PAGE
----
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11 BEST Travel Guides for 2024 [Websites & Guidebooks]

* This article contains affiliate links, which help run this site at no extra cost to you.

TL;DR: The two best travel guides are Rick Steves for first time travelers—especially anyone going to Europe—and Bradt Guides for off-the-beaten-path destinations and “Slow Travel.” Both are reliable, will give you ideas for what to do, and help you plan the best trip.

The way we travel has changed drastically in my lifetime. Information is more readily available in the digital age, a massive plus for traveling. 

Everyone, including myself, wants to make the most of every trip abroad. That’s why I love reading travel guide books or online guides. 

Some of these guide books help you get off the beaten path. Others give information on tours you can take on your own to learn the history of a certain destination you’re visiting. 

But which are the best?

After years of reading and doing research, I have found the best travel guides for you to use when planning your next trip abroad!

Note: this article contains affiliate links, which help run this site at no extra cost to you so I can keep providing free travel advice and tips.

A smiling brown-haired woman wearing sunglasses and a backpack slung over her shoulder, holding an example of one of the best travel guides in the form of an open book, with an out of focus city square behind her.

Here’s a quick look at our recommendations

  • DK Eyewitness
  • Bradt Guides
  • Rick Steves
  • Lonely Planet
  • Blue Guides
  • Footprint Guides
  • Frommer Guides
  • Tripadvisor
  • Rough Guides
  • Moon Travel Guides
  • Insight Guides

Table of Contents

#1 DK Eyewitness

Screenshot of a search result page showing a selection of DK Eyewitness books.

DK Eyewitness is one of the best travel guide books on the market today. But they offer more than just travel information. 

After publishing books for over 45 years, DK Eyewitness Books cover everything from travel, science, history, pop culture, and children’s topics.

Their travel guides give the information you desperately need for travel– such as maps, itineraries, accommodations, where to eat, and more! 

I also love how easy their visuals are to look at. I sometimes get lost in their maps and start imagining myself there (I’m a big daydreamer if you can’t tell!).

DK Eyewitness Travel guide books might not be the most in-depth on a particular location, but they help with travel inspiration. 

If you want more information, DK Eyewitness has a podcast called ‘Where to Go,’ which is another excellent way to get your travel information on the go!

  • 100+ destinations
  • Heavy on history
  • It has both outdoor and city guides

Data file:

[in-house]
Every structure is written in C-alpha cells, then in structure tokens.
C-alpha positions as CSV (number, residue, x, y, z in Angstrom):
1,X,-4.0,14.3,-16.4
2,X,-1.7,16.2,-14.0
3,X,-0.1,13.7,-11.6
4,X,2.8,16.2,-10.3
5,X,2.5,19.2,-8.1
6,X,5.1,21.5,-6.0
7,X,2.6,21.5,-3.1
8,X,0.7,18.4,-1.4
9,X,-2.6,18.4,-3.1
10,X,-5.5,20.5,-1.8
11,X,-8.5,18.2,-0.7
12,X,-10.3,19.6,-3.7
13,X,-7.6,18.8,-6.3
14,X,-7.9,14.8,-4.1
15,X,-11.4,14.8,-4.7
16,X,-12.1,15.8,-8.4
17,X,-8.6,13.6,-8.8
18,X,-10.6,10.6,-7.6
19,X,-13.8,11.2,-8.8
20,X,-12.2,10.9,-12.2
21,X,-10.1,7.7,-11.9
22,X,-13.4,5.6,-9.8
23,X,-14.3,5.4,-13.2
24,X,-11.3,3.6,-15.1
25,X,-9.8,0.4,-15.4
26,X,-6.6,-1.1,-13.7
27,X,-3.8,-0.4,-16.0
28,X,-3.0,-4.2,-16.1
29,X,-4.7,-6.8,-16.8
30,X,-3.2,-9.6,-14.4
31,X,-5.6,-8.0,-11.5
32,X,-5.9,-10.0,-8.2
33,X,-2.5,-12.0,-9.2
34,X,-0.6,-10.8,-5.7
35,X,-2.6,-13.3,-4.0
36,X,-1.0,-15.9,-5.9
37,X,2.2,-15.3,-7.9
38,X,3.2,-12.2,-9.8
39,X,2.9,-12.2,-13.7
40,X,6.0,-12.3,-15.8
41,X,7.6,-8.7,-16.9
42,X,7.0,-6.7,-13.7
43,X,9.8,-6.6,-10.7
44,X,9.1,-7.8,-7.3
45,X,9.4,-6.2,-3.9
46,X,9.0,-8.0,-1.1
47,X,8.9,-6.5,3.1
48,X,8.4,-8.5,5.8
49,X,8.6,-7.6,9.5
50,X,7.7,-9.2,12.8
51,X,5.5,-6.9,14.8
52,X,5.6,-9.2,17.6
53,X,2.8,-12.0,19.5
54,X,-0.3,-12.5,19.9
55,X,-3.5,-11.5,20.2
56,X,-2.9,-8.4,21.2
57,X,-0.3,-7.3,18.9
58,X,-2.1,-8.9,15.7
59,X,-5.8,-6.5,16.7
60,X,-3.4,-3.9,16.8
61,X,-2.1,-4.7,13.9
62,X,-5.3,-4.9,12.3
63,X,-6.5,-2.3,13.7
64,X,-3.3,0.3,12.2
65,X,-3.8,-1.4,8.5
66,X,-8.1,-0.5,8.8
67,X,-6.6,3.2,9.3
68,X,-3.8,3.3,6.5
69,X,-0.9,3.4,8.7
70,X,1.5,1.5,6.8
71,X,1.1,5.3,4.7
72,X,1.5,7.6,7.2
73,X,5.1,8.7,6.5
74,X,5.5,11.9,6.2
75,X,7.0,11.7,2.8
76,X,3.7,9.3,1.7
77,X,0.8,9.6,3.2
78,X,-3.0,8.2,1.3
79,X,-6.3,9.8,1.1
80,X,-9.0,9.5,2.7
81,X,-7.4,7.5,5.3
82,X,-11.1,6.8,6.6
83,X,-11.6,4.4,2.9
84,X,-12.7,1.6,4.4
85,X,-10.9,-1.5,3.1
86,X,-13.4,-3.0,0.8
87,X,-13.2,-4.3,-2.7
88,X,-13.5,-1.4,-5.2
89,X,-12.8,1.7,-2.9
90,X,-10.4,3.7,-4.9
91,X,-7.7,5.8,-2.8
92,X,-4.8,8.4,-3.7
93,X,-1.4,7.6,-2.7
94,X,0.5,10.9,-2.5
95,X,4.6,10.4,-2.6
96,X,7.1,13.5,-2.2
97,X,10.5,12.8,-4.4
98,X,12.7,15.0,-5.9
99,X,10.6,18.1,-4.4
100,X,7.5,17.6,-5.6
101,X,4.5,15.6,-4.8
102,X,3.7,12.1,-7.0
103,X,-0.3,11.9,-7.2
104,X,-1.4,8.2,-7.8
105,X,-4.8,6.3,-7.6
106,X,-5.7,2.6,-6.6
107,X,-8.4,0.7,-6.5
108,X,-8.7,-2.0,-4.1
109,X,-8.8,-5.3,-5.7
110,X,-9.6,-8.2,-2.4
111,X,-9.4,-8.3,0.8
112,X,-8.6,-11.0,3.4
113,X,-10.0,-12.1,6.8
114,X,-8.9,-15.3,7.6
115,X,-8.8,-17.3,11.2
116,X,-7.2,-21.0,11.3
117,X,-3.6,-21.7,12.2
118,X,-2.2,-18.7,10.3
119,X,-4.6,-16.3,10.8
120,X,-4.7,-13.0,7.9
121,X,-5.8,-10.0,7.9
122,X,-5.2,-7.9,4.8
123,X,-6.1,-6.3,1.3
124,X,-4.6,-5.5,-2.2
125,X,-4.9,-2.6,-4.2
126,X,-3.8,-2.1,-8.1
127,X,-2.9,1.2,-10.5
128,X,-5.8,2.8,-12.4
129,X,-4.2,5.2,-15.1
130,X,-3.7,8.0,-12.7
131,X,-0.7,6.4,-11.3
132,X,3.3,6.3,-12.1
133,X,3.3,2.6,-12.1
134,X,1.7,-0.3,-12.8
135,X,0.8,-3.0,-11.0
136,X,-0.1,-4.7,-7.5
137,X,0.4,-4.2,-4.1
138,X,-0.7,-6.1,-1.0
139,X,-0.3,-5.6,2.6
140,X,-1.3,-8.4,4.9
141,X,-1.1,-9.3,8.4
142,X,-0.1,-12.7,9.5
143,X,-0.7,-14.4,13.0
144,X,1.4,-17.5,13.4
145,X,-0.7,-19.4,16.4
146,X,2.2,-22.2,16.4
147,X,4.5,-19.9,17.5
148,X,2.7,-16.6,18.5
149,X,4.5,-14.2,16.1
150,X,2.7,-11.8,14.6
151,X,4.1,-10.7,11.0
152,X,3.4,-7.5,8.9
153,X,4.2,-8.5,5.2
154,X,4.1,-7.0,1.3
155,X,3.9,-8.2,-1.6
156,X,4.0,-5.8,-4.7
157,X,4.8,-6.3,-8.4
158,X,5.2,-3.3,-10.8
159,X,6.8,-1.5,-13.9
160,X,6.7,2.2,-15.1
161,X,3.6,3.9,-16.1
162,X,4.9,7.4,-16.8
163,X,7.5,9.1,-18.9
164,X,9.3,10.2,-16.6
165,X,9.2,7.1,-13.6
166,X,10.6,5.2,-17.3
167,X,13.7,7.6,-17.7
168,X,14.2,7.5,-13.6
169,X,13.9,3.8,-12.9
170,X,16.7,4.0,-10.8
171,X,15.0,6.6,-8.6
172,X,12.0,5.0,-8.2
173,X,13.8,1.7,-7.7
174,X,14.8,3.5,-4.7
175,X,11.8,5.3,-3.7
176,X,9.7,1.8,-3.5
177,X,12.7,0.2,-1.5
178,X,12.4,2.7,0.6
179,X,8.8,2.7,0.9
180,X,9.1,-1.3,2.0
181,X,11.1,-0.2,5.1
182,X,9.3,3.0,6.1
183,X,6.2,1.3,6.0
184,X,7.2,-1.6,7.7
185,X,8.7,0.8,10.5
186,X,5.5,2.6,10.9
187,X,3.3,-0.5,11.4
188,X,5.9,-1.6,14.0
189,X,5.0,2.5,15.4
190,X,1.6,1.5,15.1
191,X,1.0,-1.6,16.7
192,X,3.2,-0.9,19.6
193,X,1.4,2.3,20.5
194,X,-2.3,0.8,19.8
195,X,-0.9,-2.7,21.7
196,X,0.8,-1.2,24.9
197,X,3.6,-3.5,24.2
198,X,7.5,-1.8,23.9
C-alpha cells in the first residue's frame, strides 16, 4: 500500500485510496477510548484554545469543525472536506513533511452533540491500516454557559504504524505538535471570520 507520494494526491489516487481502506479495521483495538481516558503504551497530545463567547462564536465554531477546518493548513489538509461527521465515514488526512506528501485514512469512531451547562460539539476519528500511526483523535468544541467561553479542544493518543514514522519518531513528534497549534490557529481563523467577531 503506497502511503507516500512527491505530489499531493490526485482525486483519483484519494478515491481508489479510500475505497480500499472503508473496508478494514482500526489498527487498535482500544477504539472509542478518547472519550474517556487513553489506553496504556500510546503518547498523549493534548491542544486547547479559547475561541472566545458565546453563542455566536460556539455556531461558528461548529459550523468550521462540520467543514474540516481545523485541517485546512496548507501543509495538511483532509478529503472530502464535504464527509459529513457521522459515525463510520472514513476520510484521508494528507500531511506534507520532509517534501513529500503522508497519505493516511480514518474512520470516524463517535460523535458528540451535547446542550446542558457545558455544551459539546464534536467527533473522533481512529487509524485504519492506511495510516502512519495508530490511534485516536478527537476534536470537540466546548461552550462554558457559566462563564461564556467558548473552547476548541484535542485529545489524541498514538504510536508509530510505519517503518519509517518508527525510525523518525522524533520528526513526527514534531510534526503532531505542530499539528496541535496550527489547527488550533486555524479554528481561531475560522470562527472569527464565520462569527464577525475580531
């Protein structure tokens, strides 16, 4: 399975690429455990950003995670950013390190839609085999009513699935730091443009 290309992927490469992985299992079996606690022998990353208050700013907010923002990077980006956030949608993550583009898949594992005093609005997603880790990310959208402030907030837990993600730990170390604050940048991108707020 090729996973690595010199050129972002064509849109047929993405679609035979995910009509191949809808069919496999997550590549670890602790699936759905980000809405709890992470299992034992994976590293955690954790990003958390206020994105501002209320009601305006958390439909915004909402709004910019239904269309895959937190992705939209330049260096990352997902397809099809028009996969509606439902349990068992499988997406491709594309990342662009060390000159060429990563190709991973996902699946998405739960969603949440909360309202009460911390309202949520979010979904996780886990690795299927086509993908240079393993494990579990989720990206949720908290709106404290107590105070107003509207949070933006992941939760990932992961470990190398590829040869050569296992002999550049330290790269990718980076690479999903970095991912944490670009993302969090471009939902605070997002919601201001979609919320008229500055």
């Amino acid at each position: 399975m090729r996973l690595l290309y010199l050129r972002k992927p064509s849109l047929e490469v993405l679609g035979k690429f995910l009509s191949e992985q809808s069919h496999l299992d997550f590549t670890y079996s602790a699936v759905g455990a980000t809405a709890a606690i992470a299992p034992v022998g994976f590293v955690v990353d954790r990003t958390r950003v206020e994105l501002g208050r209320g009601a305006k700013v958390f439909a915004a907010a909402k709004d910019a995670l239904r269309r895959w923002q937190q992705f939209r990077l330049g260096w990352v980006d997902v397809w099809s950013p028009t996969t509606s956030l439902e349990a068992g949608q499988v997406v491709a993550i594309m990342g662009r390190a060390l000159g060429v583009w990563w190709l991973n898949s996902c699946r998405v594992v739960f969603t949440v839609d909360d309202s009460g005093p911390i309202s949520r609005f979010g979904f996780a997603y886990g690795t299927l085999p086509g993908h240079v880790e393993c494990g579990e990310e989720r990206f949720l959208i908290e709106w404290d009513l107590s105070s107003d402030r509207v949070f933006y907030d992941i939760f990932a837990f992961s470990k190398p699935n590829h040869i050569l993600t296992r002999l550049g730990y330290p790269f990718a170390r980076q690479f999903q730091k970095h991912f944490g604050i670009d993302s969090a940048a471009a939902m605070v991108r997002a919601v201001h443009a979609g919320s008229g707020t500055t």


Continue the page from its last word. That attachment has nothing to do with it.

• Amazing visuals
  • Not as in-depth as other guides

#2 Bradt Guides

Screenshot of a search result page showing a selection of Bradt Guides Books.

A Bradt travel guide is perfect if you’re interested in visiting countries that are less traveled to— written by experienced travelers with fantastic insider tips. 

Bradt travel guide books has a reputation as the “World’s leading independent travel publisher.” They are also the best India travel guide company.

Some unique destinations include Iraq, Sri Lanka, Galapagos Islands, and Grenada. But don’t worry. Bradt Guides also has a British series for those interested! 

Lately, I’ve been striving to travel like a local. Bradt has a ‘Slow Travel’ guidebook series, which I love using these days because it helps me travel like a local. 

The trip ideas are great in detail but might not be for your preferred country to visit. 

Bradt Guides prides itself on being the most comprehensive on the market. Their authors give cultural insights and expressions of interest and knowledge.

You can support Bradt’s Guides even further by subscribing to their Patreon! Here you can pay monthly for a specific tier and earn different things like one free e-book a month.

  • More off-the-beaten-path destinations
  • Slow travel series
  • Has a Patreon page
  • Unique style of travel not for everyone

#3 Rick Steves

Screenshot of a search result page showing a selection of Rick Steves Books.

Rick Steves books are the guide books your mom hands you when traveling to your dream destination in Europe. And that’s a good thing! They’re trusted by many for a reason.

These travel guide books are always up-to-date, thanks to Rick Steves’ research partners. 

Rick’s books will have you feeling like you’re on guided tours! He ensures you’ll have some fantastic cultural experiences. 

I love Europe, but there are many other cultures throughout the world that I’m even more interested in. So, since Rick Steves’ guidebooks are primarily Europe-focused, I’m not as drawn to them.

Also, traveling in Europe long-term can get expensive. His books cater to a more wealthy crowd. 

Pick any European country, and you will have high-quality content on that destination. Rick has visited Europe countless times, and other travel websites can’t compete. 

Rick’s bestseller is his Italy guide, which isn’t surprising. In that guide, he goes over the best places to eat and sleep and how to beat the crowds. 

It’s a good idea to grab a Rick Steves’ book simply for the detailed maps.

  • Best guides for Europe